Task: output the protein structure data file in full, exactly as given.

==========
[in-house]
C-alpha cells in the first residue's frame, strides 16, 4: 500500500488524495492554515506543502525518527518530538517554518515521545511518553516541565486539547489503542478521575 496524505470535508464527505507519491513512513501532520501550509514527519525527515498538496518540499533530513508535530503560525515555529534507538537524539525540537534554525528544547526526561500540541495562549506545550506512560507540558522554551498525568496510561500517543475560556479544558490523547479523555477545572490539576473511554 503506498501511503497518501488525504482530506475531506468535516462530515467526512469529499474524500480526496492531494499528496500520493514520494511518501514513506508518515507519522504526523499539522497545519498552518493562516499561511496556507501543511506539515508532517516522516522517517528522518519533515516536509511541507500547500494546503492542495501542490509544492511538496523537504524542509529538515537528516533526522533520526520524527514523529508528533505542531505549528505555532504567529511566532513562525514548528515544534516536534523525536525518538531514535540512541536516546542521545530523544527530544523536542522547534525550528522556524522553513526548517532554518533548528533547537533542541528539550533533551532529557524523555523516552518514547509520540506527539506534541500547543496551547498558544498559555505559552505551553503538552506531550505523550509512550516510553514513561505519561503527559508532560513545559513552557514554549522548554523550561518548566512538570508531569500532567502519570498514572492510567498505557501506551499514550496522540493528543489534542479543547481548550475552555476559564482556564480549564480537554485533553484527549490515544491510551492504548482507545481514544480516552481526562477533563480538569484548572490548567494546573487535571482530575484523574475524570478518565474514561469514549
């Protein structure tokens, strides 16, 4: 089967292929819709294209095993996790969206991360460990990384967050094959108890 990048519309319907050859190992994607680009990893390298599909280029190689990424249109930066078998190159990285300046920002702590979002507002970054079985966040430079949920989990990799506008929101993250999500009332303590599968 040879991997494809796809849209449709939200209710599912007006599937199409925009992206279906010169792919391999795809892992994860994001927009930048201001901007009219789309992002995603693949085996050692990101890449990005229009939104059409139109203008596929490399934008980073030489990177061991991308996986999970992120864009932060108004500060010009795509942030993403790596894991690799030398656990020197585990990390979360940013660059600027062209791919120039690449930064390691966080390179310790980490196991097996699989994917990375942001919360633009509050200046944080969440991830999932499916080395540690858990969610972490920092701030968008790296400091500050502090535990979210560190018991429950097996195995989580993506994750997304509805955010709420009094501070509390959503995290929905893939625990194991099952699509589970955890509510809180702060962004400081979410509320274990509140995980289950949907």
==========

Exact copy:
[in-house]
C-alpha cells in the first residue's frame, strides 16, 4: 500500500488524495492554515506543502525518527518530538517554518515521545511518553516541565486539547489503542478521575 496524505470535508464527505507519491513512513501532520501550509514527519525527515498538496518540499533530513508535530503560525515555529534507538537524539525540537534554525528544547526526561500540541495562549506545550506512560507540558522554551498525568496510561500517543475560556479544558490523547479523555477545572490539576473511554 503506498501511503497518501488525504482530506475531506468535516462530515467526512469529499474524500480526496492531494499528496500520493514520494511518501514513506508518515507519522504526523499539522497545519498552518493562516499561511496556507501543511506539515508532517516522516522517517528522518519533515516536509511541507500547500494546503492542495501542490509544492511538496523537504524542509529538515537528516533526522533520526520524527514523529508528533505542531505549528505555532504567529511566532513562525514548528515544534516536534523525536525518538531514535540512541536516546542521545530523544527530544523536542522547534525550528522556524522553513526548517532554518533548528533547537533542541528539550533533551532529557524523555523516552518514547509520540506527539506534541500547543496551547498558544498559555505559552505551553503538552506531550505523550509512550516510553514513561505519561503527559508532560513545559513552557514554549522548554523550561518548566512538570508531569500532567502519570498514572492510567498505557501506551499514550496522540493528543489534542479543547481548550475552555476559564482556564480549564480537554485533553484527549490515544491510551492504548482507545481514544480516552481526562477533563480538569484548572490548567494546573487535571482530575484523574475524570478518565474514561469514549
């Protein structure tokens, strides 16, 4: 089967292929819709294209095993996790969206991360460990990384967050094959108890 990048519309319907050859190992994607680009990893390298599909280029190689990424249109930066078998190159990285300046920002702590979002507002970054079985966040430079949920989990990799506008929101993250999500009332303590599968 040879991997494809796809849209449709939200209710599912007006599937199409925009992206279906010169792919391999795809892992994860994001927009930048201001901007009219789309992002995603693949085996050692990101890449990005229009939104059409139109203008596929490399934008980073030489990177061991991308996986999970992120864009932060108004500060010009795509942030993403790596894991690799030398656990020197585990990390979360940013660059600027062209791919120039690449930064390691966080390179310790980490196991097996699989994917990375942001919360633009509050200046944080969440991830999932499916080395540690858990969610972490920092701030968008790296400091500050502090535990979210560190018991429950097996195995989580993506994750997304509805955010709420009094501070509390959503995290929905893939625990194991099952699509589970955890509510809180702060962004400081979410509320274990509140995980289950949907």